In 2007, he went into the season hell bent on running the ball. But that got him nowhere for about 5½ quarters. So late in the first half of Week 2 at the New York Giants, he abandoned the run, went to a spread passing game with often four and sometimes even five receivers, and his offense took off. Grant later came around to salvage a run game that was set up by the pass, and the Packers finished with the NFC’s best record and an overtime loss away from the Super Bowl.

In 2010, McCarthy had spent all offseason building his offense around the budding talents of tight end Jermichael Finley. In training camp that year it seemed like Rodgers threw to Finley on about every other play. Then a knee injury in Week 5 ended Finley’s season, and half of McCarthy’s playbook went out the window. Yet the coach adjusted, mixed and matched his deep receiving corps snap after snap, and the Packers went on a late-season run that won them a Super Bowl.

And halfway through 2014, the Packers’ run defense was a disaster. So over the bye week, coordinator Dom Capers got radical and moved Clay Matthews from outside linebacker to inside. Capers’ defense went from below average to a little above average, and that season ended in Seattle with the Packers only a late-game choke away from playing in the Super Bowl.

All those adjustments came on the fly. McCarthy needs to make a similarly big one now.

What in particular? Well, if you’re a big Packers fan and have a computer, you’ve probably seen plenty of journalists and experts weigh in.

But no matter what, it starts with Rodgers. He makes the decisions and delivers the ball. How he goes is how the team goes.

If I were McCarthy, I’d take him back to the roots of his success: the second half of the 2009 season and the quick-rhythm passing game. Start there and make defenses adjust. Rodgers won’t make as many plays outside the pocket, at least at first. But he seems to be forcing that part of the game at this point, and defenses know it’s coming. A change in emphasis could change that dynamic.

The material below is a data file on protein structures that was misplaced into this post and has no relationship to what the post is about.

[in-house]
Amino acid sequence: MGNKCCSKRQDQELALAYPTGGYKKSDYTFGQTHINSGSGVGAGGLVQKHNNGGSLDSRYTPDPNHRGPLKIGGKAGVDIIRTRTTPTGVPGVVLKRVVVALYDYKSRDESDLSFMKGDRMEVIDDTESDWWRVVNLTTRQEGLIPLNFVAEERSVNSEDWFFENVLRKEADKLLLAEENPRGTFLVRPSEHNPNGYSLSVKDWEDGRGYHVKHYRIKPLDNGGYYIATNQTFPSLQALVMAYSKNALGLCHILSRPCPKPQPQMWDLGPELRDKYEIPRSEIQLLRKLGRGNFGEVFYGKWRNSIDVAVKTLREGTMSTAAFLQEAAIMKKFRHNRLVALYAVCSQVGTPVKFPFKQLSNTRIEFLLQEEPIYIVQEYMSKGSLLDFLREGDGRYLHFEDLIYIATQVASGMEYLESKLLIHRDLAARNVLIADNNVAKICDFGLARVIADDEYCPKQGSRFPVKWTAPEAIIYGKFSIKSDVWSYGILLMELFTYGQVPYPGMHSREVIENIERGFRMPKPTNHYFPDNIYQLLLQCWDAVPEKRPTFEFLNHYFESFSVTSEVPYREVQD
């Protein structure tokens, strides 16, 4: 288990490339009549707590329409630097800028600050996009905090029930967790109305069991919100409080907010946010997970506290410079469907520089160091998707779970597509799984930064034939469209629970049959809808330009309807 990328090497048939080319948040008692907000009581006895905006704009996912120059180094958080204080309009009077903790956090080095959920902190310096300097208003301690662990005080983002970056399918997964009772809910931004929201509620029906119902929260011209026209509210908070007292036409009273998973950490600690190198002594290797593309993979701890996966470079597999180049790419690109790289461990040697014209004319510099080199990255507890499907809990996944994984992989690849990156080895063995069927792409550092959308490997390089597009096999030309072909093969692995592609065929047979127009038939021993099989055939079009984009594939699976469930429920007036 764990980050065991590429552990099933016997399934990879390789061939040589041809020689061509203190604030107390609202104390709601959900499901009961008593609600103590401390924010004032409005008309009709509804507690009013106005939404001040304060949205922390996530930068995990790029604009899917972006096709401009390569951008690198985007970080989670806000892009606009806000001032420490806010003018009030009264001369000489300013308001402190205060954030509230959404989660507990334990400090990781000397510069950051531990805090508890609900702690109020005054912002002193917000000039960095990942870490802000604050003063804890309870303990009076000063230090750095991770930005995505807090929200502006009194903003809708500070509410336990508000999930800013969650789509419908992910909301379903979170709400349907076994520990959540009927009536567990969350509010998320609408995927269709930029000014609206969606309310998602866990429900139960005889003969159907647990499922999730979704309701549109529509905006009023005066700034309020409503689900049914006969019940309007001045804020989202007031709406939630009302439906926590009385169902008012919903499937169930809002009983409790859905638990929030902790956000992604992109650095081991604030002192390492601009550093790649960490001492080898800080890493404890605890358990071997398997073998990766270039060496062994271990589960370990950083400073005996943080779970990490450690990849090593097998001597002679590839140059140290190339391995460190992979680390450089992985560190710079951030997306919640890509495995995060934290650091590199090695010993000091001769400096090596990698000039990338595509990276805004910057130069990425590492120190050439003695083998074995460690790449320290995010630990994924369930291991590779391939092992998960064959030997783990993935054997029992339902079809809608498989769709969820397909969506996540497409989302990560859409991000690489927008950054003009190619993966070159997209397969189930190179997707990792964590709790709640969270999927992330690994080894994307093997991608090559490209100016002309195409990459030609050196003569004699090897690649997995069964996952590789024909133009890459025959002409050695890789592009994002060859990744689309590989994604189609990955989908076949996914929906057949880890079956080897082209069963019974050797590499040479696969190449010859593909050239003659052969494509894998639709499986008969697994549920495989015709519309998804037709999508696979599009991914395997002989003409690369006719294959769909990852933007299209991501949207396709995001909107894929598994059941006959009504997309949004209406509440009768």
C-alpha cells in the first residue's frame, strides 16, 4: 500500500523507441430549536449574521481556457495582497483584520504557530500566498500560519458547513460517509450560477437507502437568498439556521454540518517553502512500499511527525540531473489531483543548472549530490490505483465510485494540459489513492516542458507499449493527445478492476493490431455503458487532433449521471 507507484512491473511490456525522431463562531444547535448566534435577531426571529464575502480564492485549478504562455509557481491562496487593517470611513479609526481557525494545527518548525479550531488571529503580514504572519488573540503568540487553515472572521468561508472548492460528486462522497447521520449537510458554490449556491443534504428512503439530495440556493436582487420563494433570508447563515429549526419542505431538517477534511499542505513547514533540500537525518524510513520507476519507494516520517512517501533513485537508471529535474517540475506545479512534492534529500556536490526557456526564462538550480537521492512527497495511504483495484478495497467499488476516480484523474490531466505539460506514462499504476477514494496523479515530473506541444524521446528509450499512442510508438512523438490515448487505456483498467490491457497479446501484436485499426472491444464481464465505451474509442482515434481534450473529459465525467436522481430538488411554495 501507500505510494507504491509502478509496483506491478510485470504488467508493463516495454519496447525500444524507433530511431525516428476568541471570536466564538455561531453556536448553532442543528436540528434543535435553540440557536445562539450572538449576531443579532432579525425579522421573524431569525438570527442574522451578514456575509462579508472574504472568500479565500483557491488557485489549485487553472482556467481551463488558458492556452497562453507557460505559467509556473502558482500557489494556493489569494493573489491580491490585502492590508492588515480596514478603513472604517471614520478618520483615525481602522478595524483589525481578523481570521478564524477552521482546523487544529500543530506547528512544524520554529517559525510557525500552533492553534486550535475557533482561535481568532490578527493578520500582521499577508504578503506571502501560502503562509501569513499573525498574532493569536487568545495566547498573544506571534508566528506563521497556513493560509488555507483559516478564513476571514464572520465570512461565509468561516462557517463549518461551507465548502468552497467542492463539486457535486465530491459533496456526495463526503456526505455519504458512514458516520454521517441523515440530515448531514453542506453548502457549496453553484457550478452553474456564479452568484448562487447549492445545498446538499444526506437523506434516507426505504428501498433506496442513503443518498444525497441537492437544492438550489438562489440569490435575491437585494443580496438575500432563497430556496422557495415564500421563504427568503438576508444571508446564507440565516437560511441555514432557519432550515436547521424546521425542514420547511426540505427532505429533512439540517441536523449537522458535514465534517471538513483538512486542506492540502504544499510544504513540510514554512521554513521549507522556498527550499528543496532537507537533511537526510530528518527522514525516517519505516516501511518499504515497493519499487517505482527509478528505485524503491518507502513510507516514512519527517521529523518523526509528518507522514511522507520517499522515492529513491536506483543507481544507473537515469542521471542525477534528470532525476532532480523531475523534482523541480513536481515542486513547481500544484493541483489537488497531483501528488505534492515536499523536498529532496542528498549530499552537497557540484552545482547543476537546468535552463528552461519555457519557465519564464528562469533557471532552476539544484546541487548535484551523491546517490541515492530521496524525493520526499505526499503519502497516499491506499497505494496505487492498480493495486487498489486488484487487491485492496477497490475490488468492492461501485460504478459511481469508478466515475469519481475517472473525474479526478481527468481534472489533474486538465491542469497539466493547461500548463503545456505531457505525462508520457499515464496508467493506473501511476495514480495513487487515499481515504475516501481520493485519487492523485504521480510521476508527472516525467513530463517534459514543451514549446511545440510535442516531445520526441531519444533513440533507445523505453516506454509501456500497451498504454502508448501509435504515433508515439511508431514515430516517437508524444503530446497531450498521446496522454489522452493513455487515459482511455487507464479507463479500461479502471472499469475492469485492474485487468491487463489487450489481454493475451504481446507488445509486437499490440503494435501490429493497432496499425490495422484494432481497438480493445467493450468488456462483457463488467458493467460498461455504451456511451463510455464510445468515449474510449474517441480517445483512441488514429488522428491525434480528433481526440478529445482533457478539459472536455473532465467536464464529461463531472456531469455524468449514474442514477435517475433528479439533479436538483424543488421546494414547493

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Some other possibilities?

McCarthy has run a predominantly no-huddle offense for several years now because he likes to force tempo and prevent the defense from substituting. That tires the defensive line and exploits favorable matchups. But the no-huddle has a potential disadvantage: the offensive personnel stays static, too.

McCarthy was successful earlier in his Packers tenure changing personnel constantly. Three receivers and a tight end one snap, two tight ends the next, two backs and three receivers the next, and four receivers the snap after that. That forces defenses to change up too, and allows for specific calls for specific players.

Along those same lines, Davante Adams, the No. 3 receiver, has played 83.7 percent of the Packers’ offense snaps through two games. His play going back to last year doesn’t warrant it.

McCarthy could add speed and quickness to the offense by mixing in second-year pro Ty Montgomery and fifth-round pick Trevor Davis in that role. Montgomery, if his explosion is back after ankle surgery last season, has run-after-the-catch talent. Davis at minimum can threaten defenses deep. And for that matter, Jared Abbrederis had the best training camp of the bunch, even if his ceiling is lowest as well. Any or all should be sharing time with Adams.

Maybe there’s a solution in there, and maybe it’s somewhere else. But this offense has been blasé for too long, and Rodgers is too good to play like he has.

McCarthy, with a background steeped in quarterback play, is the Packers’ head coach precisely for times like this. His MVP quarterback is struggling. And for a starting point, it’s never a bad idea to go back to his roots. and follow him on Twitter @PeteDougherty.